On Friday 13th November, 129 people lost their lives in a series of attacks in Paris reportedly carried out by Islamic State. They join the dead of Beirut, Suruç, Syria, Iraq and countless other war-torn regions as innocent victims of a conflict that knows no civilians.
The urgency with which we have to pull ourselves back from the brink is signalled not only by the brutality of the reactions, but by the fact that they are by now entirely predictable: airstrikes abroad, destructive of life but strategically pointless; attacks on muslim populations in the west, dubbed 'revenge' by a racist media.
All is fuel on the fire. More than ever, we need to understand the situation in all its complexities.
Estoy en París y pasé cerca de la ubicación de la matanza sobre la rue Beaumarchais en la tarde del viernes. Cené a diez minutos de otros de los objetivos. Todos los que conozco están a salvo, pero muchas personas que no conozco están muertas o traumatizadas o de luto. Es impactante y terrible. Hoy las calles estaban pobladas por la tarde, pero vacías en la noche. La mañana se encontraba en completo silencio.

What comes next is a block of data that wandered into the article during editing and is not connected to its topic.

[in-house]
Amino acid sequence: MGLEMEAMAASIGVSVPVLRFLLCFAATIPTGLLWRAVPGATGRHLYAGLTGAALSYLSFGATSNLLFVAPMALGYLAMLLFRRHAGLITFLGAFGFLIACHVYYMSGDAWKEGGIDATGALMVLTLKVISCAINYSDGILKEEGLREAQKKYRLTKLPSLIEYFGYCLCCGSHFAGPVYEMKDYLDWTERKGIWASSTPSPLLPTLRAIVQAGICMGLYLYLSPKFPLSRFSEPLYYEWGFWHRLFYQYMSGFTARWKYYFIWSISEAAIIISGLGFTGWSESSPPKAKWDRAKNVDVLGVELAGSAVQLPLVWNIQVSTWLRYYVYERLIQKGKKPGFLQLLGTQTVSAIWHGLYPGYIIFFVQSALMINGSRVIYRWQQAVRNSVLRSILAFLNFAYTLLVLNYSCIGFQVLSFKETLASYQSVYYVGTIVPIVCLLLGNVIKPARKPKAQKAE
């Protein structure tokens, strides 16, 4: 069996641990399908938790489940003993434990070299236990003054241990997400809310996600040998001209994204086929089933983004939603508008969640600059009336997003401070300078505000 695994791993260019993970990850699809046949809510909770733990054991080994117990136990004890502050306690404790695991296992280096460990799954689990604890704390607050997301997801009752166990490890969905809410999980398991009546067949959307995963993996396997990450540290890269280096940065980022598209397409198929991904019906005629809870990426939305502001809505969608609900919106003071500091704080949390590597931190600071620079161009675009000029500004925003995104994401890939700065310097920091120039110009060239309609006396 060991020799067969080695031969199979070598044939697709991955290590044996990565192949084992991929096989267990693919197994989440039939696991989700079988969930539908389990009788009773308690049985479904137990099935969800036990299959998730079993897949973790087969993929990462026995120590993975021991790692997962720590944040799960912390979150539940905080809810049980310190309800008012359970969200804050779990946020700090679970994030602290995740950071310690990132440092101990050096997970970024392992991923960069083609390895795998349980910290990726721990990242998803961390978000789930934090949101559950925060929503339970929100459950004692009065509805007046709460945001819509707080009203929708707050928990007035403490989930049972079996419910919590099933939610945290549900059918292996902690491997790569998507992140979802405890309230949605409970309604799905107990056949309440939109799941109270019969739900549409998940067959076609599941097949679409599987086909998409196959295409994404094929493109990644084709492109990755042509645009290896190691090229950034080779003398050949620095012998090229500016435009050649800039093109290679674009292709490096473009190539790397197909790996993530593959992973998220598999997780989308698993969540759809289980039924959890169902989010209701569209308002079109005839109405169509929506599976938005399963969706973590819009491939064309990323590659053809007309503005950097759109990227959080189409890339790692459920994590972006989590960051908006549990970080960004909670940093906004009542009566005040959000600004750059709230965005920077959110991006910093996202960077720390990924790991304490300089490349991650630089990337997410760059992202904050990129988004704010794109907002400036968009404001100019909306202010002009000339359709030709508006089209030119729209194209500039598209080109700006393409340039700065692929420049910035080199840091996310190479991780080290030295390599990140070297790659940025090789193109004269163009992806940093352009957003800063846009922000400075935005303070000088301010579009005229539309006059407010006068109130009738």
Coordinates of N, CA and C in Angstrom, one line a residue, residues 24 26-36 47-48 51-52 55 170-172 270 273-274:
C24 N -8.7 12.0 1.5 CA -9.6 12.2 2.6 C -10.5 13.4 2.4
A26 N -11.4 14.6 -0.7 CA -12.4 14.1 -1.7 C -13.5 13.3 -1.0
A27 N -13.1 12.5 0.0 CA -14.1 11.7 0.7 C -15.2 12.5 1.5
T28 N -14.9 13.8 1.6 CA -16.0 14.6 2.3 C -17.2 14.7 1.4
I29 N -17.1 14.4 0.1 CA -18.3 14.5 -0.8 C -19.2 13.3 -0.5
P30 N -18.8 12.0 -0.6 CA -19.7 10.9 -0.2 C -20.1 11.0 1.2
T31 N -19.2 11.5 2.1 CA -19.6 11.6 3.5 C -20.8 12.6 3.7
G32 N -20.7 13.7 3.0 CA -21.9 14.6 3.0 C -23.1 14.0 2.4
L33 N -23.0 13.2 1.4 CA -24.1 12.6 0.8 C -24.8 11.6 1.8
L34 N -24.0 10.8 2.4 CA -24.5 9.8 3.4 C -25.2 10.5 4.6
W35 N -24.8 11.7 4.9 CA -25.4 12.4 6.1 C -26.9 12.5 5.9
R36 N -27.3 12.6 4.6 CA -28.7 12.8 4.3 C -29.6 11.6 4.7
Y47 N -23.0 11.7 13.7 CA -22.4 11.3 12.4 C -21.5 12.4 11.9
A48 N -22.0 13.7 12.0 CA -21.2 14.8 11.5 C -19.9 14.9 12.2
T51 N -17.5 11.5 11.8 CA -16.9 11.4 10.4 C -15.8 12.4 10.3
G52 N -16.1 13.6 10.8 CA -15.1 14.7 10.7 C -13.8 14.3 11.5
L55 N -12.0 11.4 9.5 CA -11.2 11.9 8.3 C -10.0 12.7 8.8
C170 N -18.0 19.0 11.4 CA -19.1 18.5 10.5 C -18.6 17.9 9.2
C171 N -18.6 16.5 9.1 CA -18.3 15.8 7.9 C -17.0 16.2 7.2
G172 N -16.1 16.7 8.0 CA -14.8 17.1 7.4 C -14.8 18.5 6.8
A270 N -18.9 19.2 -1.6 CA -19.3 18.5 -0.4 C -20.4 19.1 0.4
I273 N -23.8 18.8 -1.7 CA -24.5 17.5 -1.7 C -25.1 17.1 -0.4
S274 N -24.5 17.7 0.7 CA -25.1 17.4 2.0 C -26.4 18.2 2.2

"One way of posing the question of who “we” are in these times of war is by asking whose lives are considered valuable, whose lives are mourned, and whose lives are considered ungrievable. We might think of war as dividing populations into those who are grievable and those who are not. An ungrievable life is one that cannot be mourned because it has never lived, that is, it has never counted as a life at all. We can see the division of the globe into grievable and ungrievable lives from the perspective of those who wage war in order to defend the lives of certain communities, and to defend them against the lives of others—even if it means taking those latter lives."—Judith Butler, Frames of War: When Is Life Grievable?